Manualing between rollers is totally teachable. You can get that dialed. As a matter of fact, the book Pro BMX Skills has detailed info on that.

    Manualing down the street is another story. I’m beginning to think that’s genetic!

  9. rey says:

    thanks for the replies, Lee. I’m onto the bmx skills book next! like you said – fun happens where challenge meets skill or in my case til i loop out on my manual attempts!

  10. leelikesbikes says:

    I’ve been told to loop out on purpose — over and over again. It’s the only way to get over that fear and prevent that tension that hits when you reach the balance point.

  11. Agleck7 says:

    The “manual gene” idea is somewhat comforting, but disapointing too. While I’ve been able to pick up manualling rollers pretty well and fairly quickly (only one at a time), I’ve also been trying to learn to manual on flat all winter and haven’t made much progress. I guess I’ll keep trying, but if I just can’t get it I’ll know it’s not my fault 😉

  12. chance says:

    At rey, you haven’t hit your celling yet! 40-50 if you take care of your body is actually your genetic prime! So keep working hard, maybe go to get his strength program and do some dumbbell swings great excercise to build up those hips to snap that manual in place! good luck i know you can get it!

    Allen! we will work on the manual together this summer! I know you have it in you!

    I guess the only think I can say is start with the smallest wheels you feel comfy riding because the bigger they get the harder it is to ride a manual very far IMO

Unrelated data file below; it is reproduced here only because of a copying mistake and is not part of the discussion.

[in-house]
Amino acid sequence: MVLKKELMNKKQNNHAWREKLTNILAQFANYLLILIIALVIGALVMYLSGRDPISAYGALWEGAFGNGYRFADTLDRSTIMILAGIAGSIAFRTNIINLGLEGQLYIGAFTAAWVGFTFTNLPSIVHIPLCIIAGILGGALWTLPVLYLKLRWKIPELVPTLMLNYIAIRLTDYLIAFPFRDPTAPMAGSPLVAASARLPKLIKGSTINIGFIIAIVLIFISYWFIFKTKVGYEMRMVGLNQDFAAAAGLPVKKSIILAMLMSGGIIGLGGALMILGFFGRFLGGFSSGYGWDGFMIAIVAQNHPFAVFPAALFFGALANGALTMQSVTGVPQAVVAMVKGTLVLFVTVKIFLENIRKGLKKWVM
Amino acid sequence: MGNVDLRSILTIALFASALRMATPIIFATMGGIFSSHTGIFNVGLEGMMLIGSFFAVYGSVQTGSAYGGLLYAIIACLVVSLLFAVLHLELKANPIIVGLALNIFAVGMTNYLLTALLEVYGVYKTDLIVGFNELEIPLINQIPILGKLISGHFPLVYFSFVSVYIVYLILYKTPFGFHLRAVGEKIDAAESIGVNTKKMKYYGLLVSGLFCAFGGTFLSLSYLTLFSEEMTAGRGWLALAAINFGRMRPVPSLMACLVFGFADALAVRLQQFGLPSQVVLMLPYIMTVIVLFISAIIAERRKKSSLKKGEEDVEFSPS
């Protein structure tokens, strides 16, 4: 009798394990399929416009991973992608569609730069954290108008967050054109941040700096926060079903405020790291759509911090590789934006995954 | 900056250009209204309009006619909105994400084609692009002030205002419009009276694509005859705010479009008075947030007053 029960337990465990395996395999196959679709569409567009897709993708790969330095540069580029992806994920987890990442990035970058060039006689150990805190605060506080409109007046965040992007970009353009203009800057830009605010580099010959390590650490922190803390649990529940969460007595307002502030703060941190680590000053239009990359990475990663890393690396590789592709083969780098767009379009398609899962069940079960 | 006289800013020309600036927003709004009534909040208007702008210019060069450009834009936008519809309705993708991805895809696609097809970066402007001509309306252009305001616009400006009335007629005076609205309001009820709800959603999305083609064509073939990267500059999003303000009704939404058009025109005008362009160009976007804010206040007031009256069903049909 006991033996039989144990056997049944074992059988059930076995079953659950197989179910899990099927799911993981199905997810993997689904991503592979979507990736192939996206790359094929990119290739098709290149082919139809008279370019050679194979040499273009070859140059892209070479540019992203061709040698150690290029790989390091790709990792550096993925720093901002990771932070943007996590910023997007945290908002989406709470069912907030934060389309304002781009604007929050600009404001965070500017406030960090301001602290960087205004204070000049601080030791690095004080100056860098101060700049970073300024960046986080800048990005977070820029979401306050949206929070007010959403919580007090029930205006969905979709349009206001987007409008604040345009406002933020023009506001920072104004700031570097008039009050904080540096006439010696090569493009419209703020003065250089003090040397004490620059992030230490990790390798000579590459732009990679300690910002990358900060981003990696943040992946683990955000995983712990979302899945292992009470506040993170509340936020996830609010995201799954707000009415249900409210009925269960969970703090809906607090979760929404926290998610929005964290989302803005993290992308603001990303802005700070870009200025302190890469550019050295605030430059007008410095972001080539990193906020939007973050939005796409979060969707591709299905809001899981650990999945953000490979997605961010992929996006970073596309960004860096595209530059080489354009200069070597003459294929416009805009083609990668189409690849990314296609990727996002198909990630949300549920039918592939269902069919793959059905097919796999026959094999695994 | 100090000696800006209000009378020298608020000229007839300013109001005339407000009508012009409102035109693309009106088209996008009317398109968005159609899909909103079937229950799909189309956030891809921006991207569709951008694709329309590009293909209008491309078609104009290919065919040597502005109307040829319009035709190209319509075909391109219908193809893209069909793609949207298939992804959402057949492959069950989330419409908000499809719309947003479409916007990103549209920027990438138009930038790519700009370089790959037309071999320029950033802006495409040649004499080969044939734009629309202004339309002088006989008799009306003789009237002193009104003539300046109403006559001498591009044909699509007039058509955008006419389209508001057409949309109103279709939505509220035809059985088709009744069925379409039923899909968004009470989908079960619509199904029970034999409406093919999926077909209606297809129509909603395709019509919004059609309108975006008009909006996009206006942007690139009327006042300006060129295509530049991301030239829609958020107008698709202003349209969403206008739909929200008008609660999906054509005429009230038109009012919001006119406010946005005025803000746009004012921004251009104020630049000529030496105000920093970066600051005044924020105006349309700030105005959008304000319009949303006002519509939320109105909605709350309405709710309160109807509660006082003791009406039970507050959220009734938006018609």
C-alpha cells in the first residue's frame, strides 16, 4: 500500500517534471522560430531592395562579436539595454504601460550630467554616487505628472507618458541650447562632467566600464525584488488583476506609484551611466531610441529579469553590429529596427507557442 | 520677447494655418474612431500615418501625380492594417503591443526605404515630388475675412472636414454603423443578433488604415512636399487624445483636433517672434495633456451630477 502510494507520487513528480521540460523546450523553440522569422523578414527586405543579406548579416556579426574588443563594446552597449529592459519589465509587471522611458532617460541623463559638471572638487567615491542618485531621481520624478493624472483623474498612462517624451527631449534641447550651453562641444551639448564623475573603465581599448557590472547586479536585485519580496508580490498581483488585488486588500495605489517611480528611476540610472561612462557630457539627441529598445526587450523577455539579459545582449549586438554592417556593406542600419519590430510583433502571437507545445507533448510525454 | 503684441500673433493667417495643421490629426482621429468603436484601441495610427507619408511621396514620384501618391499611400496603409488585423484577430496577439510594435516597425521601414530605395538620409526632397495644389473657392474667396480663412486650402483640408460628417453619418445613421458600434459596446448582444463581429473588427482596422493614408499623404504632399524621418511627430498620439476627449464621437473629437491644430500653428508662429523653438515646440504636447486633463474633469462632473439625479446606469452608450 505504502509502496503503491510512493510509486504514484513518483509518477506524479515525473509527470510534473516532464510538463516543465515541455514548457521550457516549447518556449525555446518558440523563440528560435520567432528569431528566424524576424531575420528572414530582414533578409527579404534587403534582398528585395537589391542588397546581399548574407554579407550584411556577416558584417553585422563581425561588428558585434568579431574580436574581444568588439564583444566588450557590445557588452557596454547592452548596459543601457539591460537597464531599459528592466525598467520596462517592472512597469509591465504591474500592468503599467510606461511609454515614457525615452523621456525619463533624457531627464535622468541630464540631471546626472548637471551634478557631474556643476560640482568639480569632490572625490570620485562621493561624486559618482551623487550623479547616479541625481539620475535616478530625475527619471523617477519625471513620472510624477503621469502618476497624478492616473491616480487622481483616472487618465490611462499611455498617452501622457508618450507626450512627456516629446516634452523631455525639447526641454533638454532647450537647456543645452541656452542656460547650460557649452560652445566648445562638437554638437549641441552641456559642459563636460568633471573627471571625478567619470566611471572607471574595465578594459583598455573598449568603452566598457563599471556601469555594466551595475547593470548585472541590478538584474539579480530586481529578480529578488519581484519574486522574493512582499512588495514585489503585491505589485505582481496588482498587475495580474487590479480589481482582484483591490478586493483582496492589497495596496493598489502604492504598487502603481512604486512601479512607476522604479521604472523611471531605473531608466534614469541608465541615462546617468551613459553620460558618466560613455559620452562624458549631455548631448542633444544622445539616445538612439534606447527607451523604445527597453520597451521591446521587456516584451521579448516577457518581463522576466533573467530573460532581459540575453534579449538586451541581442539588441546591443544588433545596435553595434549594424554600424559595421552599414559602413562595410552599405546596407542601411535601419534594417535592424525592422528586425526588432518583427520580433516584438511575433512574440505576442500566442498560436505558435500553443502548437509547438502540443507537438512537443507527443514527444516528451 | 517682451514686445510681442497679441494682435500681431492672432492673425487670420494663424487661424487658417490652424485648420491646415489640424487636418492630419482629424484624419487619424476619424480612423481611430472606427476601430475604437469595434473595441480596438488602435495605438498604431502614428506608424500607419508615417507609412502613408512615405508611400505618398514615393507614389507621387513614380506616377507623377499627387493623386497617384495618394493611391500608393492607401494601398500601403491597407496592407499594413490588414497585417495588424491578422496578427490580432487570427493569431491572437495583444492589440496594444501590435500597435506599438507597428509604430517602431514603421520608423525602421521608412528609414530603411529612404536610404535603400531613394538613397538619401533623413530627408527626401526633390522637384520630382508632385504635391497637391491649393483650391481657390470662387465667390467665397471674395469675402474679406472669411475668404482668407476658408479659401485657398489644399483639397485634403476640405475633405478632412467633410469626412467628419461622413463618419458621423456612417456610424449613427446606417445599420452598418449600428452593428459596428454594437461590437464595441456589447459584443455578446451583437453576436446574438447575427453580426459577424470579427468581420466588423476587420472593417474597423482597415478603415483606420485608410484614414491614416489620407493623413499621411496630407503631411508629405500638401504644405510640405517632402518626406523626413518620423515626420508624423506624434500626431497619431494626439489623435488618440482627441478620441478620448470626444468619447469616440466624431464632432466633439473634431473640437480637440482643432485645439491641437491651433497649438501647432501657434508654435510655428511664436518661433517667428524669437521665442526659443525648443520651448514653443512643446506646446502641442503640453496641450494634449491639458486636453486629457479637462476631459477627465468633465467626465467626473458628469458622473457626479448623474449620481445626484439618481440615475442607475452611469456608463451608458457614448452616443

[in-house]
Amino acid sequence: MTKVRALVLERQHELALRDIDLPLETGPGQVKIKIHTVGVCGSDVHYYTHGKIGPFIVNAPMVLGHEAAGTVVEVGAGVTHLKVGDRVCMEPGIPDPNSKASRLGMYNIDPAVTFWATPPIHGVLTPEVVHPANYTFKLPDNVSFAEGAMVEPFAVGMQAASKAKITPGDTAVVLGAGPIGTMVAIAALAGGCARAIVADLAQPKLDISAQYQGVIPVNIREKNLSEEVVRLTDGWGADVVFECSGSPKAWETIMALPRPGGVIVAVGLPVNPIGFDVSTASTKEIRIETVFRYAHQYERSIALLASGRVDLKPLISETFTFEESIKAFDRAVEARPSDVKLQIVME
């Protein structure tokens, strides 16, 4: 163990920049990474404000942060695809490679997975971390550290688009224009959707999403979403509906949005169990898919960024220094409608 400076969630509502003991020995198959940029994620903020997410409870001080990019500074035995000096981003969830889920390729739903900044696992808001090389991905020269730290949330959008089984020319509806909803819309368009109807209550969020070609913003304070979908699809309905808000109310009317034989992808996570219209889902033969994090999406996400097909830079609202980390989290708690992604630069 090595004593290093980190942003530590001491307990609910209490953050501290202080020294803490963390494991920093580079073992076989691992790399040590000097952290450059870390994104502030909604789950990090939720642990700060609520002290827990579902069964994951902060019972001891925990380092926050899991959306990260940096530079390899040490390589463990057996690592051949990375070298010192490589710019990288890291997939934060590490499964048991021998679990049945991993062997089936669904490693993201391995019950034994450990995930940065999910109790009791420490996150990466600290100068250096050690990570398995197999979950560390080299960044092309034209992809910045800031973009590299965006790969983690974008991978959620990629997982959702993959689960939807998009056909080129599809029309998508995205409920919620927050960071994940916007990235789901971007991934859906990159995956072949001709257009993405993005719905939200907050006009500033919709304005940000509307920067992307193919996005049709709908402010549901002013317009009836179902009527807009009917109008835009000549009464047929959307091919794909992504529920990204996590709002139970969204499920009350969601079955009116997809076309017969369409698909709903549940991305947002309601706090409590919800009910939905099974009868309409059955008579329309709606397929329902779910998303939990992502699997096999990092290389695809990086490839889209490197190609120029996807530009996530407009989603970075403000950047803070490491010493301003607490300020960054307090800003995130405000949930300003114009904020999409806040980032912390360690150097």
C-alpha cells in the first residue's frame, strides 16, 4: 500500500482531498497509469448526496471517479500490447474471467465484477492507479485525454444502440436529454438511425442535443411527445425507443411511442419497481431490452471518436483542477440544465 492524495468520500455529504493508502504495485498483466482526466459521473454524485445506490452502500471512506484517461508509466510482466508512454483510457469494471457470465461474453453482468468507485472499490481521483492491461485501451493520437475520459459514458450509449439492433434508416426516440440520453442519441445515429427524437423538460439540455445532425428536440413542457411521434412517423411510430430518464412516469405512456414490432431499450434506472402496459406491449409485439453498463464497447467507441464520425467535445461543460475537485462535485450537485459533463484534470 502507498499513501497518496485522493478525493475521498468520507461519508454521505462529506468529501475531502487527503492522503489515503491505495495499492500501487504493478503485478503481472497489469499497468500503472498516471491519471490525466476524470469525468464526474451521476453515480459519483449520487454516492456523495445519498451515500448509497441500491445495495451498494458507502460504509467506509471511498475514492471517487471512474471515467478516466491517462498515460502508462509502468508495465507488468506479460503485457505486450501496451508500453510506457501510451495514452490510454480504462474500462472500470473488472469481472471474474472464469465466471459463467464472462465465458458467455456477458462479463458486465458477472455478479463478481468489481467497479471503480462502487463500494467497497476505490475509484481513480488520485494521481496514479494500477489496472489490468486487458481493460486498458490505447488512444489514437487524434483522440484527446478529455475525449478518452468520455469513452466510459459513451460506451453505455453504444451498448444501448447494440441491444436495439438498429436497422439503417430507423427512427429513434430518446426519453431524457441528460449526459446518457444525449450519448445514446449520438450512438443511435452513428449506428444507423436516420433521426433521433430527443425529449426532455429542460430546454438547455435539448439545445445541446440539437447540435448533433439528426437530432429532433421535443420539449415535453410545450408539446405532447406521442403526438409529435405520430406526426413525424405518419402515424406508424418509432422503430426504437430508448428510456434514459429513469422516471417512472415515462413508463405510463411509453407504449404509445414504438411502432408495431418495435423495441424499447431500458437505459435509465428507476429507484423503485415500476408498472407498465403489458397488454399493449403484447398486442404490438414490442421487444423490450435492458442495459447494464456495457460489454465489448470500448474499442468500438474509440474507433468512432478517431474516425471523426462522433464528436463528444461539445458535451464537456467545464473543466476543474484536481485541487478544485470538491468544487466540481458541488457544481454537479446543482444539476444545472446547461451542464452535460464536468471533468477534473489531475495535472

13. rey says:

    thanks, chance. lee is right. I just have to pass the fear to get thru the tension that holds it all up. 20s definitely is easier. Have pulled a few (to my surprise) on the trail for ten feet or so on my enduro which is hard to do on something so squishy! I’m thinking the gene isn’t recessive!

  14. rey says:

    lee,does your inline history go as far back as bonts and hypers? no inline racing for me but does hockey skating count against me?

  15. Billy says:

    Is it in the genes? Yes and no. Some people learn faster than others but anyone can learn/do anything with enough time and determination. Fun happens when challenge meets skill is 100% dead on. Laird Hamilton points out in his book “Force of Nature” not to shy away from being a beginner at anything because it literaly keeps you young, like a child learning to walk, no muscle memory to fall back on. He goes on to state that Drs. have conducted test that show that learning a new sport (I.E. new skills/techniques) does more to fight off altzhimers/dementia than puzzles or games. But the coolest part, which Laird stated in his book and I believe Lee and Brian also stated it in there book, is that no matter what level you are at if your skill matches the challenge your having fun. First time out or going for the world cup victory.

  16. leelikesbikes says:

    Very nice.

    I just finished a DJ clinic with the legendary Yellow from Yellow Designs Stunt Team. I was the student — and I learned so much (and had so much fun!).